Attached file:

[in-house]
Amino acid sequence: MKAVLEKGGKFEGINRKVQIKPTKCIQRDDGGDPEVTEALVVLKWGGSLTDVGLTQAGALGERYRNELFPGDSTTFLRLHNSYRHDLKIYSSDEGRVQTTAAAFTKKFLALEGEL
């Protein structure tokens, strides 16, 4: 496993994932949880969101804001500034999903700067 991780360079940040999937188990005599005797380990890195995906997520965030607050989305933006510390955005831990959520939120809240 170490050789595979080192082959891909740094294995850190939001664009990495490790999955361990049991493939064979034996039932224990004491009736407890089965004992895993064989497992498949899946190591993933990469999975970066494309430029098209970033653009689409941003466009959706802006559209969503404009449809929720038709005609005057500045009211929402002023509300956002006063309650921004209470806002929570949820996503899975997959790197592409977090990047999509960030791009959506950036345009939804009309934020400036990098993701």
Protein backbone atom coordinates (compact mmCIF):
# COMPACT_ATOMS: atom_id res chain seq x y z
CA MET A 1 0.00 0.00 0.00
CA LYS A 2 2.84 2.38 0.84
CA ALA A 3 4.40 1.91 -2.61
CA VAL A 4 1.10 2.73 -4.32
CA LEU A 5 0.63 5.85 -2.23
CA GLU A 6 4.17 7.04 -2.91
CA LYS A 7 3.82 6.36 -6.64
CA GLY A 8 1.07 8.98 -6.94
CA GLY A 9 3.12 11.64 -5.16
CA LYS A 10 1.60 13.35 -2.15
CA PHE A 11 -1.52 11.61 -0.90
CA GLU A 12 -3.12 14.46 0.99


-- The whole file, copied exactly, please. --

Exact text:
[in-house]
Amino acid sequence: MKAVLEKGGKFEGINRKVQIKPTKCIQRDDGGDPEVTEALVVLKWGGSLTDVGLTQAGALGERYRNELFPGDSTTFLRLHNSYRHDLKIYSSDEGRVQTTAAAFTKKFLALEGEL
């Protein structure tokens, strides 16, 4: 496993994932949880969101804001500034999903700067 991780360079940040999937188990005599005797380990890195995906997520965030607050989305933006510390955005831990959520939120809240 170490050789595979080192082959891909740094294995850190939001664009990495490790999955361990049991493939064979034996039932224990004491009736407890089965004992895993064989497992498949899946190591993933990469999975970066494309430029098209970033653009689409941003466009959706802006559209969503404009449809929720038709005609005057500045009211929402002023509300956002006063309650921004209470806002929570949820996503899975997959790197592409977090990047999509960030791009959506950036345009939804009309934020400036990098993701």
Protein backbone atom coordinates (compact mmCIF):
# COMPACT_ATOMS: atom_id res chain seq x y z
CA MET A 1 0.00 0.00 0.00
CA LYS A 2 2.84 2.38 0.84
CA ALA A 3 4.40 1.91 -2.61
CA VAL A 4 1.10 2.73 -4.32
CA LEU A 5 0.63 5.85 -2.23
CA GLU A 6 4.17 7.04 -2.91
CA LYS A 7 3.82 6.36 -6.64
CA GLY A 8 1.07 8.98 -6.94
CA GLY A 9 3.12 11.64 -5.16
CA LYS A 10 1.60 13.35 -2.15
CA PHE A 11 -1.52 11.61 -0.90
CA GLU A 12 -3.12 14.46 0.99